Basic Facts About Cancer: The What, Who, Why, and How

Good News From the American Cancer Society

Thanks to declines in smoking and improved methods for early detection and treatment, more than three-quarters of a million (767,000) cancer deaths have been prevented since the early 1990s. According to the American Cancer Society's Cancer Statistics 2010 report, the cancer death rate among men has dropped by 21 percent since 1991 and by 12 percent for women since 1992.

View more highlights from Cancer Statistics 2010

What is Cancer?

It’s actually a group of diseases that happen when abnormal cells grow uncontrollably. The ability of these abnormal cells to grow out of control and invade other tissues is what makes them cancer cells.

Who’s at Risk?

Unfortunately, anyone can develop cancer. However, the risk increases as we age. Nearly 80 percent of all cancers are diagnosed in people 55 years of age or older.

Why Does Cancer Happen?

The causes are many and varied. A tendency to get cancer can be inherited. Many times, cancer is caused by exposure to environmental factors, like smoking. And, unfortunately, other times, there’s simply no clear cause.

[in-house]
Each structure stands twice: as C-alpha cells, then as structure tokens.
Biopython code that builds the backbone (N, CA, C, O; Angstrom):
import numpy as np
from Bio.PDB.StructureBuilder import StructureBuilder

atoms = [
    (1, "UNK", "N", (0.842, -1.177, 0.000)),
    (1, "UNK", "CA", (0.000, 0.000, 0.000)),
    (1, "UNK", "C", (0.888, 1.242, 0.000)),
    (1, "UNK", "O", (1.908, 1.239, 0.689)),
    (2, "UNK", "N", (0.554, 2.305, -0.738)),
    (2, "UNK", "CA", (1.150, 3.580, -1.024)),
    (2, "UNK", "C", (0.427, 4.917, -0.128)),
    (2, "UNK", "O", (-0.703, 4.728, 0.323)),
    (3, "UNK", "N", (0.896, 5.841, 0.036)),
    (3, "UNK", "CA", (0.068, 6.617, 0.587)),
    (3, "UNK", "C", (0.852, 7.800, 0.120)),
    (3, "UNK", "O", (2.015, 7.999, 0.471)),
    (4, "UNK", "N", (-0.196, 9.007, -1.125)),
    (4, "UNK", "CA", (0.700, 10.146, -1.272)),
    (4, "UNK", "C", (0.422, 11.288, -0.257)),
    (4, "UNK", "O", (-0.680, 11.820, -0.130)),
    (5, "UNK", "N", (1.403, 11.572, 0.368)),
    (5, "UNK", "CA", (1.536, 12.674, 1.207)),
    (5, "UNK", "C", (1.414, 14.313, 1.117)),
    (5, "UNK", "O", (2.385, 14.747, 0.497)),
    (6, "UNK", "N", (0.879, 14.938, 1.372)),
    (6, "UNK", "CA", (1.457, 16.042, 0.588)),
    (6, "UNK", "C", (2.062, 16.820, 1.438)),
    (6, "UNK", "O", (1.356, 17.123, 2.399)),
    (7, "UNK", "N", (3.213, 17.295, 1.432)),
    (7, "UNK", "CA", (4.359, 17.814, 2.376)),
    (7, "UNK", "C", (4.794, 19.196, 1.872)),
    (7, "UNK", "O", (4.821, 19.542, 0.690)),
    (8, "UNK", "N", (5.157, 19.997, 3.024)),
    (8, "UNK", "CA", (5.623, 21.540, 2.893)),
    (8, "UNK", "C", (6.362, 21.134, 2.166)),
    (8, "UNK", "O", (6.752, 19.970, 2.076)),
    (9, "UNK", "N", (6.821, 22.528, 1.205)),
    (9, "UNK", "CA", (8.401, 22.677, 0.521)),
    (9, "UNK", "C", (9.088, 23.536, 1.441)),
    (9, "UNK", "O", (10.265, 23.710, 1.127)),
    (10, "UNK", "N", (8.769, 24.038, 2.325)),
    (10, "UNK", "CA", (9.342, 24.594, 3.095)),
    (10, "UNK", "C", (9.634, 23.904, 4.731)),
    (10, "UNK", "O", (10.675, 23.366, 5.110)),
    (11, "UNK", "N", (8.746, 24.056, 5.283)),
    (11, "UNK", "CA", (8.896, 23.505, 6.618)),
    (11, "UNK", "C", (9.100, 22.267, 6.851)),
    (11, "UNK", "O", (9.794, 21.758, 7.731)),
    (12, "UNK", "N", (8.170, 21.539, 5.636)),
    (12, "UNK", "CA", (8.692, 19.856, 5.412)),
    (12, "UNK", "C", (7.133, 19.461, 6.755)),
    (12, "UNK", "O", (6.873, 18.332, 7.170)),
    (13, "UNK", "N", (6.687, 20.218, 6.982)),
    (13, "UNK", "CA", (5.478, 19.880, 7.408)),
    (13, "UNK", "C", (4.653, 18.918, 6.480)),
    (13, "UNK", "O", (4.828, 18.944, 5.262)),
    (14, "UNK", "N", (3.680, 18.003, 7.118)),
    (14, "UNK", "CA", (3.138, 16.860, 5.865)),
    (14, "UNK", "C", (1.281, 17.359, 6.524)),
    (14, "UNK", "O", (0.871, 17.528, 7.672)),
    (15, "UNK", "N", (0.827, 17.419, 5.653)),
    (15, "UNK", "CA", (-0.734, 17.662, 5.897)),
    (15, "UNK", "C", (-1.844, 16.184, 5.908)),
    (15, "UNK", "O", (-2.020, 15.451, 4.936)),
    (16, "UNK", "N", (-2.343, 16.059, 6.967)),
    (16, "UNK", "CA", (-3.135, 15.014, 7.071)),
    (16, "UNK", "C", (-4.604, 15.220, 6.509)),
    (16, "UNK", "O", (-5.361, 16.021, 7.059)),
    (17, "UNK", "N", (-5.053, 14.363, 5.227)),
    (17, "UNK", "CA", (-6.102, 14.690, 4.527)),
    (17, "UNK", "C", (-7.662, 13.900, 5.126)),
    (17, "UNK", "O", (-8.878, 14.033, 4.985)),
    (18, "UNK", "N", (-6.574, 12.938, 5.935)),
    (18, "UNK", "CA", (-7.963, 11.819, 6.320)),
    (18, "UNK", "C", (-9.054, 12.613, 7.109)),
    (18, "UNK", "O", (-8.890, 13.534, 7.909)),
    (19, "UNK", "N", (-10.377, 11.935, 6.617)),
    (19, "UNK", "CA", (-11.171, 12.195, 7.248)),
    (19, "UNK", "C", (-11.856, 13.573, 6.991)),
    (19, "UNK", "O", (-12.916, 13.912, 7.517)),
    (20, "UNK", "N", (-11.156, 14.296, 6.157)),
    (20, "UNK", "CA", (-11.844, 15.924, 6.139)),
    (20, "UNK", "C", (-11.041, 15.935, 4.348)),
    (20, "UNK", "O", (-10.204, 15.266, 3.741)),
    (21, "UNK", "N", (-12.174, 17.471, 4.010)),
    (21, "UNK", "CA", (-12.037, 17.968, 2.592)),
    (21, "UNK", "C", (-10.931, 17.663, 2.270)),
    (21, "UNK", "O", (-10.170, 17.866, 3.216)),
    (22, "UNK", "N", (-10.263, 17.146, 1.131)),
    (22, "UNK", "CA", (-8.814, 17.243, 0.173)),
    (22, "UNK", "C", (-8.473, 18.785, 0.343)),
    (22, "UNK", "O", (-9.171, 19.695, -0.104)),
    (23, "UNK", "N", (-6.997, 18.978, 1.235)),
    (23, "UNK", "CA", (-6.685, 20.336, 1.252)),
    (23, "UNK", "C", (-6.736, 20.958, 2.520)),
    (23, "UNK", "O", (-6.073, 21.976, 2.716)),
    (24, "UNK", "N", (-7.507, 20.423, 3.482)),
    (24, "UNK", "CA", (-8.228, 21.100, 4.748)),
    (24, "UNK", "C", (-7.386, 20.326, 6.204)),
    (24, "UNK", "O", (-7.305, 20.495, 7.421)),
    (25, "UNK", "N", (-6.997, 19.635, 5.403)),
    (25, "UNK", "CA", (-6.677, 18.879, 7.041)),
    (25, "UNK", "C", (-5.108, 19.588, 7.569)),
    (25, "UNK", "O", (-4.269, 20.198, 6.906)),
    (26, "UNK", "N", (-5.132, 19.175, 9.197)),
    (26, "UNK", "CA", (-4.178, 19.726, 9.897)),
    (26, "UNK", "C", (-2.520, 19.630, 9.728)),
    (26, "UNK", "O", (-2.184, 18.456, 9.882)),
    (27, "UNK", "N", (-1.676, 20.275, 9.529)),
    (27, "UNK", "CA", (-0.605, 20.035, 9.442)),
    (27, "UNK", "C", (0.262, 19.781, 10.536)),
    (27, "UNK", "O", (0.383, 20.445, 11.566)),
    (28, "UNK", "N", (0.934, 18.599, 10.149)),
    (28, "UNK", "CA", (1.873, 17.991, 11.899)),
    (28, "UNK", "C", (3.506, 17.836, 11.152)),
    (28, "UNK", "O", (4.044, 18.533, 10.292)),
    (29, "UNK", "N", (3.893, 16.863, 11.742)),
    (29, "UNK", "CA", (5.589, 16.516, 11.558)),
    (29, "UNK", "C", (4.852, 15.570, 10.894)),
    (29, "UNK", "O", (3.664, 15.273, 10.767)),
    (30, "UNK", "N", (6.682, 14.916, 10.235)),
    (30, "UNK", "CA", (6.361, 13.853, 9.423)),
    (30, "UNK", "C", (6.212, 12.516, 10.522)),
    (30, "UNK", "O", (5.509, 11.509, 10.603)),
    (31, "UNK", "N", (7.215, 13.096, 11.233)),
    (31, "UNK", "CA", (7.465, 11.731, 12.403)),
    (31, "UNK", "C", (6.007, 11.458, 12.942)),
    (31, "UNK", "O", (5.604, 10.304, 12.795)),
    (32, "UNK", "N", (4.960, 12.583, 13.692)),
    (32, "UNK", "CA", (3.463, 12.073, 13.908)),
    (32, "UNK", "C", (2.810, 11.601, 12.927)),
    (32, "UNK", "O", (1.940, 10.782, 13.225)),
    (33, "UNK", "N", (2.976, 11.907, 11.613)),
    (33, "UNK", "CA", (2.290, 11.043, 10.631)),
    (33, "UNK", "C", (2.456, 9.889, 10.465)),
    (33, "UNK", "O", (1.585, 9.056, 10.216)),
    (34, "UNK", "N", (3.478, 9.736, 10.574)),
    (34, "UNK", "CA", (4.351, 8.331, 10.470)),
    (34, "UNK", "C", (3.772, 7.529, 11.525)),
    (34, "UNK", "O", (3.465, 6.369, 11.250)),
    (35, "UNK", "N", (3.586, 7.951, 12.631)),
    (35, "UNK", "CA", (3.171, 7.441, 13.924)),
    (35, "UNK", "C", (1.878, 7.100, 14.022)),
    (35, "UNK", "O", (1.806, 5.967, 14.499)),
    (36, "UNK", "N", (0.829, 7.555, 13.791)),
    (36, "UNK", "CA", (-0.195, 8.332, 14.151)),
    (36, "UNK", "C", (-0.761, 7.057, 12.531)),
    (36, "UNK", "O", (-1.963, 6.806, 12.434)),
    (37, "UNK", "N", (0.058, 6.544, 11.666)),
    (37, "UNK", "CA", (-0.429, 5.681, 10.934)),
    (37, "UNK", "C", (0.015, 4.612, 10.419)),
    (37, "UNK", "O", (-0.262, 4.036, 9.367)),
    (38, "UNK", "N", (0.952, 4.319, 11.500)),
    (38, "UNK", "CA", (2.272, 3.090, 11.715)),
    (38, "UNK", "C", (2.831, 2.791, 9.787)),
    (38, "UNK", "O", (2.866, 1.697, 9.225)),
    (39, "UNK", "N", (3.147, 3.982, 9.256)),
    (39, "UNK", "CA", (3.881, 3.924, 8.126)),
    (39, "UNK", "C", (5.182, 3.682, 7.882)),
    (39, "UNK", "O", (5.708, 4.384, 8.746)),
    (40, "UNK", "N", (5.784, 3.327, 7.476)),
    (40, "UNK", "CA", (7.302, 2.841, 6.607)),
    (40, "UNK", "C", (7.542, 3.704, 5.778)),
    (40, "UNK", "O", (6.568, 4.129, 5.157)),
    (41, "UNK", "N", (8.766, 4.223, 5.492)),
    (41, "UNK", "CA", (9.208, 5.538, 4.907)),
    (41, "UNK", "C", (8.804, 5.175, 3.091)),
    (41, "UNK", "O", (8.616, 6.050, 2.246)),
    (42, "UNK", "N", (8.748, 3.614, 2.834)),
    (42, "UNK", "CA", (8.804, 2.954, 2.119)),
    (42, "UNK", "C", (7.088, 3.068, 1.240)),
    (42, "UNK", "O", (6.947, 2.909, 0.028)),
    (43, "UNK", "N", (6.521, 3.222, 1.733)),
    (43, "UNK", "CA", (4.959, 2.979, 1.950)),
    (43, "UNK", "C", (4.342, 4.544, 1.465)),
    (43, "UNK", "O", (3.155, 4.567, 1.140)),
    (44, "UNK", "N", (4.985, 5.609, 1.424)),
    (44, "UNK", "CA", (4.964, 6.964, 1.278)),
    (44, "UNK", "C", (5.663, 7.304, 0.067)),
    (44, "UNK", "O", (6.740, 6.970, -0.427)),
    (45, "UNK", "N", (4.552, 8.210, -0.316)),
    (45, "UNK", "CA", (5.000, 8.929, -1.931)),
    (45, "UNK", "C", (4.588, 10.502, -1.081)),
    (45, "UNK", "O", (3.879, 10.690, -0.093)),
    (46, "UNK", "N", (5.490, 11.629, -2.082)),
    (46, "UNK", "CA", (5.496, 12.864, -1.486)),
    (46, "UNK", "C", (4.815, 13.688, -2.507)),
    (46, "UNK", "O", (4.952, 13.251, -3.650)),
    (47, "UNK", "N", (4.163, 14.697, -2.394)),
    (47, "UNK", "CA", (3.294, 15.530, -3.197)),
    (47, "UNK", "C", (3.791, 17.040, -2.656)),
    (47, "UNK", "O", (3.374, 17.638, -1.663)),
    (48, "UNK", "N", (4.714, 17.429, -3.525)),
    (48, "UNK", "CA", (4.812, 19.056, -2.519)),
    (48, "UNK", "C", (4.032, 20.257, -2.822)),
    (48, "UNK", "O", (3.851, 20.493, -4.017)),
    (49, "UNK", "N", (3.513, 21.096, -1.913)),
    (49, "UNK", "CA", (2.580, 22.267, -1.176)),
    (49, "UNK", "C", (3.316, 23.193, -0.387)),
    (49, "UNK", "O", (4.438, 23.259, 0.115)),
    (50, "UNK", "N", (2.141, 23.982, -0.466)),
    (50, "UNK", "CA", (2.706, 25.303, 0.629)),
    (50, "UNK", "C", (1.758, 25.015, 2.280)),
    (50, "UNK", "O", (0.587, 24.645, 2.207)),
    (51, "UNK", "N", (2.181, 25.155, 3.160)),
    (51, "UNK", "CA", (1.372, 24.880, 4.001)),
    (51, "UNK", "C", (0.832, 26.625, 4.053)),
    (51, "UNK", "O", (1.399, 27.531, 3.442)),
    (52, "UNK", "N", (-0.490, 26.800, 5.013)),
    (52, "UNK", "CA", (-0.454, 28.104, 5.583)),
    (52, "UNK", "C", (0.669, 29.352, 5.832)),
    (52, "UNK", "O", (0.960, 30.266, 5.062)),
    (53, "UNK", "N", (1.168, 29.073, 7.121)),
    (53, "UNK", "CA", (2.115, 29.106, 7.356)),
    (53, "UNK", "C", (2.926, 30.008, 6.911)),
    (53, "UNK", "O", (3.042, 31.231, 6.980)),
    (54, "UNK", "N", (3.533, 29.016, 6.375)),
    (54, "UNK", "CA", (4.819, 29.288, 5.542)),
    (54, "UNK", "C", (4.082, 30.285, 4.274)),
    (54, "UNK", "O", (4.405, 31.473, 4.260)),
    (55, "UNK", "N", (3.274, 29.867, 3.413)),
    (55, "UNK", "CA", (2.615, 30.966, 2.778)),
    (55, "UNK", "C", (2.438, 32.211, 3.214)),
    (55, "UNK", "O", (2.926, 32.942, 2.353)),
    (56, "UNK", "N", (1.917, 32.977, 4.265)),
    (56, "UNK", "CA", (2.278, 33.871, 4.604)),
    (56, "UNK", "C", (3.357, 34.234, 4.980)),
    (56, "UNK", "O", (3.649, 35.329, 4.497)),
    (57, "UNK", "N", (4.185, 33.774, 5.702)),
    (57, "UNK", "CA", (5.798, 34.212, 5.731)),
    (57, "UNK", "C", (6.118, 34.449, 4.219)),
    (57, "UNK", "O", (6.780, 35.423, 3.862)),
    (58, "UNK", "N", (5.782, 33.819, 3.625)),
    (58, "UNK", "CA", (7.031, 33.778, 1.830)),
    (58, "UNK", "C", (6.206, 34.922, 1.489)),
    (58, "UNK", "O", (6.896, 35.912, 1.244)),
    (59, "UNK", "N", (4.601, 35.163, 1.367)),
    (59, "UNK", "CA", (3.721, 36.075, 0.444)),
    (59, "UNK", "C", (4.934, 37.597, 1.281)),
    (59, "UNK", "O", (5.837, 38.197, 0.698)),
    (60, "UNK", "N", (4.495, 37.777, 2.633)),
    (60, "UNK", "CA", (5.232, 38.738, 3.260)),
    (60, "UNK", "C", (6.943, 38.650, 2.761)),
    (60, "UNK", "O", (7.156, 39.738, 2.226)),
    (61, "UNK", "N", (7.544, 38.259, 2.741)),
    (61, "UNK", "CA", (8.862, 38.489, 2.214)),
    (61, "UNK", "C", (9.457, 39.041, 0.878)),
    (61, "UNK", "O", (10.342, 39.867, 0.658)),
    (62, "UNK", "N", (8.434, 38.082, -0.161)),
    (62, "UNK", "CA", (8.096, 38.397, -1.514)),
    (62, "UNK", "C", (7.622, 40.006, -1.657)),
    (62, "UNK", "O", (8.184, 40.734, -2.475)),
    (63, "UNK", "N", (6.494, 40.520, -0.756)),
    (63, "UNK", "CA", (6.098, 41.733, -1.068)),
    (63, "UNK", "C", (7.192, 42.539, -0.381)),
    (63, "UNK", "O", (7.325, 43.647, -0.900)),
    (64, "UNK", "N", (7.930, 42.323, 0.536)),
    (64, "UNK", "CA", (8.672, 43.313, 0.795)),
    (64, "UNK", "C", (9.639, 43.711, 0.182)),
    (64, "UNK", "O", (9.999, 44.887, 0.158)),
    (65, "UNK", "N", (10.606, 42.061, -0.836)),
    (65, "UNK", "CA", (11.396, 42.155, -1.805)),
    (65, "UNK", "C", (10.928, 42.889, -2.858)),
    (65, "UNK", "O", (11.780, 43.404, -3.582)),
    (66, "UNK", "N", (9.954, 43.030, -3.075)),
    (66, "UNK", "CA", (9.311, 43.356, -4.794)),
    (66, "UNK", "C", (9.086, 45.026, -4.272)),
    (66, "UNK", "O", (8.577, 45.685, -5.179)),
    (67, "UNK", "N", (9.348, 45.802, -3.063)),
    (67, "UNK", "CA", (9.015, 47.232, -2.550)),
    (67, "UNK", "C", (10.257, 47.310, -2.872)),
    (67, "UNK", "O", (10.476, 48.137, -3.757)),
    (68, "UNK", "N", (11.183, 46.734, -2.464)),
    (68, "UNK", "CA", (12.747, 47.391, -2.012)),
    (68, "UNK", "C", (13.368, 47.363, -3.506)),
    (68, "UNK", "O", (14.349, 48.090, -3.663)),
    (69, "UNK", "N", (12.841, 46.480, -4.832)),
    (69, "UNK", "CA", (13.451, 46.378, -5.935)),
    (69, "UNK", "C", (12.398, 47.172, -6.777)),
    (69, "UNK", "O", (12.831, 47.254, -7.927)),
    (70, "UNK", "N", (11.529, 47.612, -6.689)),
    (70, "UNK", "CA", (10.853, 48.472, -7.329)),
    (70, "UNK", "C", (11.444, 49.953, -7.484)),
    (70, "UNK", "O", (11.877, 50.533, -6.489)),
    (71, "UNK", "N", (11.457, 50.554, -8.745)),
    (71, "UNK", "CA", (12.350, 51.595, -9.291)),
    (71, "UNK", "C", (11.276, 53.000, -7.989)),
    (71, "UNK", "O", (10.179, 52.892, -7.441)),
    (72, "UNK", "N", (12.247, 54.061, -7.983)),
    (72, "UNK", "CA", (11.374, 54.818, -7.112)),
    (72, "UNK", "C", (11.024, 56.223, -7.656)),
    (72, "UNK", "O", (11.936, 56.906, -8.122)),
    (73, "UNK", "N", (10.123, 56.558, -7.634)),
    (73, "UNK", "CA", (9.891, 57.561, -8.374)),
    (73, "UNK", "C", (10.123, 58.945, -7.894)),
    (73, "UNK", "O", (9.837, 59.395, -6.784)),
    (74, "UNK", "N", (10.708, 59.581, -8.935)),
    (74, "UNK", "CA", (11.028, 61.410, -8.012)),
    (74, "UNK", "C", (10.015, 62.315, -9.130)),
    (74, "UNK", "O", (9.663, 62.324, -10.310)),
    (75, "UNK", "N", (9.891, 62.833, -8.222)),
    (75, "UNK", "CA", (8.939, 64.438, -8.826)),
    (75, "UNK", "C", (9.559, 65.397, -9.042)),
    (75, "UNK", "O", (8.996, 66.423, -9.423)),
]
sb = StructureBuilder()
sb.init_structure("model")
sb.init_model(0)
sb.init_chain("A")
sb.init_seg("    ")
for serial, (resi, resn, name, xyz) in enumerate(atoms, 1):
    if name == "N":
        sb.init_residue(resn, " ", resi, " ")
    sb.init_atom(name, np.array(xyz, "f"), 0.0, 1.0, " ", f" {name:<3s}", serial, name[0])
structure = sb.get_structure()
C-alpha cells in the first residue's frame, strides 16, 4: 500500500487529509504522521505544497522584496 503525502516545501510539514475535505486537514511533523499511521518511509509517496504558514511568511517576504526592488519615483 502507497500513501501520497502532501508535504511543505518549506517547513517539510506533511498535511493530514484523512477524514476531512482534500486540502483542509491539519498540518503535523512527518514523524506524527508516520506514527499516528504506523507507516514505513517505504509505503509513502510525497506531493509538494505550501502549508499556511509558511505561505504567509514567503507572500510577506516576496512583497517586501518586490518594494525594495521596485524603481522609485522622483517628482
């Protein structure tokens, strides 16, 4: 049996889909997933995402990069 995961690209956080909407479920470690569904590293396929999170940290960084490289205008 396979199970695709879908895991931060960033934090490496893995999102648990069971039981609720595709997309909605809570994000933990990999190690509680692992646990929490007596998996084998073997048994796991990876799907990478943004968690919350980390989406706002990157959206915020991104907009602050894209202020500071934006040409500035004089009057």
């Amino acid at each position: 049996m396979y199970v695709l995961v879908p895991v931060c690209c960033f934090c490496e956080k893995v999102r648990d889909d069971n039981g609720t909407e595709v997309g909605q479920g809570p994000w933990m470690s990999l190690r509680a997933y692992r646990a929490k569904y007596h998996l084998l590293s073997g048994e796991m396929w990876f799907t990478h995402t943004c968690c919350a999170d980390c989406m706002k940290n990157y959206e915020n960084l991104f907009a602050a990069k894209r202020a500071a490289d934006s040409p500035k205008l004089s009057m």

How are the Stages of Cancer Determined?

The stage of a cancer is based on the size of the tumor at the time of diagnosis and the degree to which the disease has spread. Stage I describes a cancer in the early stage, while Stage IV denotes an advanced disease.

The important thing to know is that there are things you can do – like quitting smoking and eating healthy – to reduce the chances of developing cancer. It’s also very important to recognize and watch for some of the general signs and symptoms.

Here are just a few examples:

  • A significant weight loss when you’re not trying to lose weight
  • Extreme tiredness that doesn’t improve with rest
  • Pain or headache that doesn’t go away or respond to treatment
  • Skin changes like darker looking, yellowish, or reddened skin

Of course, there are also other symptoms commonly associated with specific cancers, such as long-term constipation or diarrhea (colon cancer), sores that do not heal or new skin changes (skin cancer), or a cough that doesn’t go away (lung cancer).


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